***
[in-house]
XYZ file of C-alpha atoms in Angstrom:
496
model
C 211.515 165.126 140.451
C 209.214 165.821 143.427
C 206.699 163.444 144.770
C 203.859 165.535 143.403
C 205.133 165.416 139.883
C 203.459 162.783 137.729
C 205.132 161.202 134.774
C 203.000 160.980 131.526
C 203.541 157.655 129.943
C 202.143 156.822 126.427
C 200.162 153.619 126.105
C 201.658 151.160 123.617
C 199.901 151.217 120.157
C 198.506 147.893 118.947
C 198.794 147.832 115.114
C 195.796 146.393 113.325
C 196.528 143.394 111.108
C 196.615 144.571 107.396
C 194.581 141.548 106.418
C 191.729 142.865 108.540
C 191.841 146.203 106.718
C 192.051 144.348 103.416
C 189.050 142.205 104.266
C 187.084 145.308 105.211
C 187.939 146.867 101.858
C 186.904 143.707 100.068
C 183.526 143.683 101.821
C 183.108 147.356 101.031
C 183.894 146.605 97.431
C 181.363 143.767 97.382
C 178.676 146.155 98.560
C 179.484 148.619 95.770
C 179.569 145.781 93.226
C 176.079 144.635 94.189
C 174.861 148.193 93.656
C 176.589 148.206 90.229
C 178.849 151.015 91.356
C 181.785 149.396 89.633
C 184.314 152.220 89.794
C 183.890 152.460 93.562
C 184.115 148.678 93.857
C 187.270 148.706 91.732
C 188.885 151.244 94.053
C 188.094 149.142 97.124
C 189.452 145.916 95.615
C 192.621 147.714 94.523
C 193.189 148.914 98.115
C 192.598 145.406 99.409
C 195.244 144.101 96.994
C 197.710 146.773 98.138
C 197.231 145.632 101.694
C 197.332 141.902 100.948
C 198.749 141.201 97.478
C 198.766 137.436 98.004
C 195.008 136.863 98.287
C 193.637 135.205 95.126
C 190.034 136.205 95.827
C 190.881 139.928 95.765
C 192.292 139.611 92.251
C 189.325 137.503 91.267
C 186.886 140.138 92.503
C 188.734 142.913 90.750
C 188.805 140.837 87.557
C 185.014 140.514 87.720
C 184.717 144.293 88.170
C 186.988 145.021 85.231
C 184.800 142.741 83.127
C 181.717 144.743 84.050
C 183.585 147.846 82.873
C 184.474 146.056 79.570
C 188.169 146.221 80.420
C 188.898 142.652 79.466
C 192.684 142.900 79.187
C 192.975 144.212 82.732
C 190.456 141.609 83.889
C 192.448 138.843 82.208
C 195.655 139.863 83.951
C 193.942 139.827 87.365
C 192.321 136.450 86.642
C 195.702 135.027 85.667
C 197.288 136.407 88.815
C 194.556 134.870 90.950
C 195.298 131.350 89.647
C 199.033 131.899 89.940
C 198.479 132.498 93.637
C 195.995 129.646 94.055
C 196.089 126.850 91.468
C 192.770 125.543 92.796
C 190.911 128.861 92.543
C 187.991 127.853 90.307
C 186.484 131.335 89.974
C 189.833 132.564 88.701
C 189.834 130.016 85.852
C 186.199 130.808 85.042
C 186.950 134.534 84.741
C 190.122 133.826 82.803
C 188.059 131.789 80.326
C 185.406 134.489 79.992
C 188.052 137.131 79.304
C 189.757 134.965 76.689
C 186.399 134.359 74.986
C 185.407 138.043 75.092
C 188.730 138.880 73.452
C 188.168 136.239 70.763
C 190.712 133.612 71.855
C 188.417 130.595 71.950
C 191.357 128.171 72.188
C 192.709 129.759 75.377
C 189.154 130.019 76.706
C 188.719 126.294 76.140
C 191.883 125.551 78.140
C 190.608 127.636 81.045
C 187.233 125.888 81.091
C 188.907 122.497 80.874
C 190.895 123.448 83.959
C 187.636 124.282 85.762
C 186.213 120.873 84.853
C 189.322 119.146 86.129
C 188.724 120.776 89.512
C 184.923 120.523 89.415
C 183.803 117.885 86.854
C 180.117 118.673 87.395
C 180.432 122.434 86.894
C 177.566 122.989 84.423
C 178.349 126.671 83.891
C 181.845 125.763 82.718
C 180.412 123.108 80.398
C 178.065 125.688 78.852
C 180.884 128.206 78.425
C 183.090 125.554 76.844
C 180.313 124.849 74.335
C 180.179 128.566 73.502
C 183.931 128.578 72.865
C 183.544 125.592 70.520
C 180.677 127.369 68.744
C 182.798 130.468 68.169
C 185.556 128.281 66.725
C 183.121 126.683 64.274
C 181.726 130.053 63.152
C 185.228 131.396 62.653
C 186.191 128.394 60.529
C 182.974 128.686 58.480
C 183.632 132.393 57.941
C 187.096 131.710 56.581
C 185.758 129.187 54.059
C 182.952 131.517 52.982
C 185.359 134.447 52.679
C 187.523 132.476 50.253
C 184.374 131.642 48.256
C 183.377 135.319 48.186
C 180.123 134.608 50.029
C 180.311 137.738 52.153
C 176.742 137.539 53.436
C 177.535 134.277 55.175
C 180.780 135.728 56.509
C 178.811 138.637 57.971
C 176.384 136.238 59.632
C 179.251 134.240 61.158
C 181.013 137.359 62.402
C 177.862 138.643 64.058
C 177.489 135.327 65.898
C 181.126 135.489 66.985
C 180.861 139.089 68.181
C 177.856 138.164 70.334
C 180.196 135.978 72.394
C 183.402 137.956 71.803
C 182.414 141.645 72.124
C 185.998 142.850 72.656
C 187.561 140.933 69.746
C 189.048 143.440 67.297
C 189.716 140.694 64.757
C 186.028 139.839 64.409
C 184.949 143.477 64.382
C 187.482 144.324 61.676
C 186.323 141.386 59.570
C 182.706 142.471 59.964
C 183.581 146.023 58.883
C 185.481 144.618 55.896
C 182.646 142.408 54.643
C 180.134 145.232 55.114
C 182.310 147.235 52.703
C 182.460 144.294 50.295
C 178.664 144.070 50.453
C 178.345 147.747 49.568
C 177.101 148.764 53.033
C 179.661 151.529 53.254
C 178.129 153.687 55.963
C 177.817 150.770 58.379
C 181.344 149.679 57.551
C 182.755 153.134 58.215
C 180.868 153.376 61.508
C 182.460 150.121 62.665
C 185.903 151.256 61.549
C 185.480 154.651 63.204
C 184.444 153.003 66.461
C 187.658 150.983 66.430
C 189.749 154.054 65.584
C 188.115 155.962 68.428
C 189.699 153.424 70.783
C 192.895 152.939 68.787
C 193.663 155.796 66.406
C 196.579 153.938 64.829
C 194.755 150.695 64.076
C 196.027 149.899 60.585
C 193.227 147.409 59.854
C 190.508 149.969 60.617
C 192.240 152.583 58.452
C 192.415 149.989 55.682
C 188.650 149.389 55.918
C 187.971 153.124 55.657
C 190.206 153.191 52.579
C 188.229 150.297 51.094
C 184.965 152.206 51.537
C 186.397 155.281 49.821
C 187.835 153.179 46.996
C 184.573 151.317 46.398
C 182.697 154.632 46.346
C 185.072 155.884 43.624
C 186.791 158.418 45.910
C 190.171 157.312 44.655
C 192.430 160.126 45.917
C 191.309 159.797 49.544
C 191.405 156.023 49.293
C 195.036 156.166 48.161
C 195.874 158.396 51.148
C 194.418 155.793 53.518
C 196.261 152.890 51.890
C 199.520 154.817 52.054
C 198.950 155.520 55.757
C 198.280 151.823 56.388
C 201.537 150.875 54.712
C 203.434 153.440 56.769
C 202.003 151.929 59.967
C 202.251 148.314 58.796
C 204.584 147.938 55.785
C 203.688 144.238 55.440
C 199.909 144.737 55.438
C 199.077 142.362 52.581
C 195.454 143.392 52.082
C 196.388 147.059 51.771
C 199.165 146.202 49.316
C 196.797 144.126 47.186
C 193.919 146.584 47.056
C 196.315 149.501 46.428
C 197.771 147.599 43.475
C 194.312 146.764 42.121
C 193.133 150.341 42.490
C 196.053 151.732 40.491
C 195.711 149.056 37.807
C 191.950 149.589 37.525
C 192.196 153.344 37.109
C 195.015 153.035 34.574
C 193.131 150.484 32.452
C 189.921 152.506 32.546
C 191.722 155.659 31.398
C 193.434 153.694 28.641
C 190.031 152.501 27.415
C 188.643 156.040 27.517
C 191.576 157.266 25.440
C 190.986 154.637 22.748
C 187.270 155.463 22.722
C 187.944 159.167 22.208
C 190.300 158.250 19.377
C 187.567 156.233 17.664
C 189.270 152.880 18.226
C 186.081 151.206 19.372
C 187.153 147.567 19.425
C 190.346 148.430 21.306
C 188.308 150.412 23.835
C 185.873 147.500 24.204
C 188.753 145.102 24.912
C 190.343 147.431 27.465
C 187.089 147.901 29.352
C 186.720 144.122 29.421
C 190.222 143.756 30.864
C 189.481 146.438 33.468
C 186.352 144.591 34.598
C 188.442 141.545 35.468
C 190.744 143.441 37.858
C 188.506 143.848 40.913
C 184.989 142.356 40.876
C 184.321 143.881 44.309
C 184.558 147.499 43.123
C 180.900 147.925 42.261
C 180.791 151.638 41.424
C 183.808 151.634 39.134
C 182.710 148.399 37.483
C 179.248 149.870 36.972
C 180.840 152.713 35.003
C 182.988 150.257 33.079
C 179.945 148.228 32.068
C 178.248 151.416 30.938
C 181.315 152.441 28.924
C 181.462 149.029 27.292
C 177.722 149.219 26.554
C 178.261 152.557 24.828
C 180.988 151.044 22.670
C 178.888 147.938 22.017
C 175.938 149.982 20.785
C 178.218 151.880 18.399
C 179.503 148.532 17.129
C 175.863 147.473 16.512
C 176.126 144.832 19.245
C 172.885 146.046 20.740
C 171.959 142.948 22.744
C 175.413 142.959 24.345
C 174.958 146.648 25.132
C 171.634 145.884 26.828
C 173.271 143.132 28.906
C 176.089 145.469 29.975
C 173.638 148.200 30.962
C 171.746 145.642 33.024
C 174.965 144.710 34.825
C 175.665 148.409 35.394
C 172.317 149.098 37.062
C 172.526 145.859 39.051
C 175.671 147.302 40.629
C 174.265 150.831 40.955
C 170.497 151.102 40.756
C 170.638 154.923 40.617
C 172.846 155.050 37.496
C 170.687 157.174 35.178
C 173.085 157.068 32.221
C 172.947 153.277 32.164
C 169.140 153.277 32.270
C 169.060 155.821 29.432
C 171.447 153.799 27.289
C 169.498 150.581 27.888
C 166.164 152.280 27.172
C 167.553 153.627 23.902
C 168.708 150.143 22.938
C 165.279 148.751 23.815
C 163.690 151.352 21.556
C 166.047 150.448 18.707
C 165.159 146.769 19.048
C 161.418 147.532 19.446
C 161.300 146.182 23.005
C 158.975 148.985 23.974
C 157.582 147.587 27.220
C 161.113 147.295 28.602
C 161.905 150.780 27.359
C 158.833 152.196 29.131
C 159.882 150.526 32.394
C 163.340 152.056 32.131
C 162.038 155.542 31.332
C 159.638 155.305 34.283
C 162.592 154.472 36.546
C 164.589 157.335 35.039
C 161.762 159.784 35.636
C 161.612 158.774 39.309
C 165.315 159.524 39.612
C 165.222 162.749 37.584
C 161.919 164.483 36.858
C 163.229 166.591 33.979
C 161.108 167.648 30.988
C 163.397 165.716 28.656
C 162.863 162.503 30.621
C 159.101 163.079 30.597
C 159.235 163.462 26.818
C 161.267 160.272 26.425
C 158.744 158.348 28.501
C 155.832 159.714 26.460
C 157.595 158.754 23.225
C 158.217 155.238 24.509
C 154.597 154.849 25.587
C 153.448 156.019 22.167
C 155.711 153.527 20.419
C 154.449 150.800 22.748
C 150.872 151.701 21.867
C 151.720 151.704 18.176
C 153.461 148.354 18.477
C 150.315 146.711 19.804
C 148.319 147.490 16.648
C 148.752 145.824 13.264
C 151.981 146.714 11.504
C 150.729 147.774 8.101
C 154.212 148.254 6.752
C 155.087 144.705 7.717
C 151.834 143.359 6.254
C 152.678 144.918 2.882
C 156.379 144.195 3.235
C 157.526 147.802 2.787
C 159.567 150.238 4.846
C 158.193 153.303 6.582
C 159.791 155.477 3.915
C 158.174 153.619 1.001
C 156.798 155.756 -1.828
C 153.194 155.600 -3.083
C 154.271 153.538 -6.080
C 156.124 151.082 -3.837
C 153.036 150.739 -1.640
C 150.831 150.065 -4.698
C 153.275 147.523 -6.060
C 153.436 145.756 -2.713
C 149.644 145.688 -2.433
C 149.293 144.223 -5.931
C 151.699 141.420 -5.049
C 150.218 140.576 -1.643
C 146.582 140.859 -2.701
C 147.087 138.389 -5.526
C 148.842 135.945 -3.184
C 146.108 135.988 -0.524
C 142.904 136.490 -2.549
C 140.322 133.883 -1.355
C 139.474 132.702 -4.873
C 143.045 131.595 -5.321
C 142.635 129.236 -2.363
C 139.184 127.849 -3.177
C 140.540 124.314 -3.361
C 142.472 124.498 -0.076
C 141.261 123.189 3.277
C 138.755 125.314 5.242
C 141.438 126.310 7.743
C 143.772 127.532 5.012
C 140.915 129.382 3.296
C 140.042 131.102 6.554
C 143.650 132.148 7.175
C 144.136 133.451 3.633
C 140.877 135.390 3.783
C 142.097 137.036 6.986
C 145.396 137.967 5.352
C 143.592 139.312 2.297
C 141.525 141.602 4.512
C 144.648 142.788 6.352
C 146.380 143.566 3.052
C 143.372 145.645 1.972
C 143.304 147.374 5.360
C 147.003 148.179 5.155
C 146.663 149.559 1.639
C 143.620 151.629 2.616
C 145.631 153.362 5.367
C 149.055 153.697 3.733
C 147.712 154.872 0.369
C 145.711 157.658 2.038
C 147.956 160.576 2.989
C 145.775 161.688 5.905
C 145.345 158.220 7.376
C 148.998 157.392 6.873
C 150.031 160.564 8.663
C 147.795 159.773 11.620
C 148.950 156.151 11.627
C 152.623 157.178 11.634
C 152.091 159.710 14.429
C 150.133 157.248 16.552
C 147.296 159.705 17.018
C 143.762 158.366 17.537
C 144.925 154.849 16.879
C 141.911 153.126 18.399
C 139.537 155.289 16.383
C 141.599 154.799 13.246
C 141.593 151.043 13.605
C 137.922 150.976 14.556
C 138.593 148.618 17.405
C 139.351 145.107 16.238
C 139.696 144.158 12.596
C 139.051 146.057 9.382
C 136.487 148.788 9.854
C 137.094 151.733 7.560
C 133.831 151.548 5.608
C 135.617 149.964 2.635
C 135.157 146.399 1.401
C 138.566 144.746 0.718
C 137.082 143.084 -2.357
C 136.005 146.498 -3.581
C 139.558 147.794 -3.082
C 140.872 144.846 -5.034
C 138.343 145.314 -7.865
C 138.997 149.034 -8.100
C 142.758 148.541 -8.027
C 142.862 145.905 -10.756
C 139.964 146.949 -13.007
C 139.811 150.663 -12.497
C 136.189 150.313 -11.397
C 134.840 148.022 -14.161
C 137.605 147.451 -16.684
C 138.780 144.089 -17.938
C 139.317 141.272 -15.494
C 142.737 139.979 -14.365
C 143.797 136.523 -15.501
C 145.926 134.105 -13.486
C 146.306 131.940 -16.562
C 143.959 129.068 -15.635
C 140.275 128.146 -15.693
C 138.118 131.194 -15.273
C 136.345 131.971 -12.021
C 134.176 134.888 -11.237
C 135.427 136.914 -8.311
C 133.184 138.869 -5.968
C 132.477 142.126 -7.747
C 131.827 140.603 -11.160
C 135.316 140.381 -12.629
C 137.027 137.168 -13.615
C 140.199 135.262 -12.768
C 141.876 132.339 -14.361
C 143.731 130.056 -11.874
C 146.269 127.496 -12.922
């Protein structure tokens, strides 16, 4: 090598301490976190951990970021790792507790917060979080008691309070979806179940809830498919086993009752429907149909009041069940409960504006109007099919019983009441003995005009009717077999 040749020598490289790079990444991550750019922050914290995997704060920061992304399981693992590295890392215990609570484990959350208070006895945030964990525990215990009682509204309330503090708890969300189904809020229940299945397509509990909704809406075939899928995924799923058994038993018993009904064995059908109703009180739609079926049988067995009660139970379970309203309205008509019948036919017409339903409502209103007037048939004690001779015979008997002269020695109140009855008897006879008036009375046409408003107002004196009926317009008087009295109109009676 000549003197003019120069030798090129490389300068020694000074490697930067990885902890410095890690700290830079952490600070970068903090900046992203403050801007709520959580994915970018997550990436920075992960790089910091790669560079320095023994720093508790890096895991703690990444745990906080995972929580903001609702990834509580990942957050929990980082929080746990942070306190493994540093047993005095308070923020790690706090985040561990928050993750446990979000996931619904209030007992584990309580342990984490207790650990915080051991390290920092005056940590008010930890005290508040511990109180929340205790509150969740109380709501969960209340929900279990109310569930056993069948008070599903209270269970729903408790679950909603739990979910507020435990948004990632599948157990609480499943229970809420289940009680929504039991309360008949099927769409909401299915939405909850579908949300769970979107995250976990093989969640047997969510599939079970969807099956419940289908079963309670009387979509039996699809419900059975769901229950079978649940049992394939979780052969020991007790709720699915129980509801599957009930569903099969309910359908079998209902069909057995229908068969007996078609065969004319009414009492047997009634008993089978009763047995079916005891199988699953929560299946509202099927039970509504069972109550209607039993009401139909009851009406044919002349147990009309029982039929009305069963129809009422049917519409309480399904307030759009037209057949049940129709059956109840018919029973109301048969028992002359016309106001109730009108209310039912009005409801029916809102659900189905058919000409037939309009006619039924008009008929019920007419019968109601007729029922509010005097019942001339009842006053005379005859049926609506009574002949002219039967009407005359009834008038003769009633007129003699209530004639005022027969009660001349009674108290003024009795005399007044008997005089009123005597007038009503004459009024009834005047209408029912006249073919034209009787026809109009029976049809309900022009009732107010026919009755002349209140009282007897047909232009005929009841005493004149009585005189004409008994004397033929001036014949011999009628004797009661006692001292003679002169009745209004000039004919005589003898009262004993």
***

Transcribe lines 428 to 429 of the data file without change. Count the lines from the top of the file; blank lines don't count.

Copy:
C 144.648 142.788 6.352
C 146.380 143.566 3.052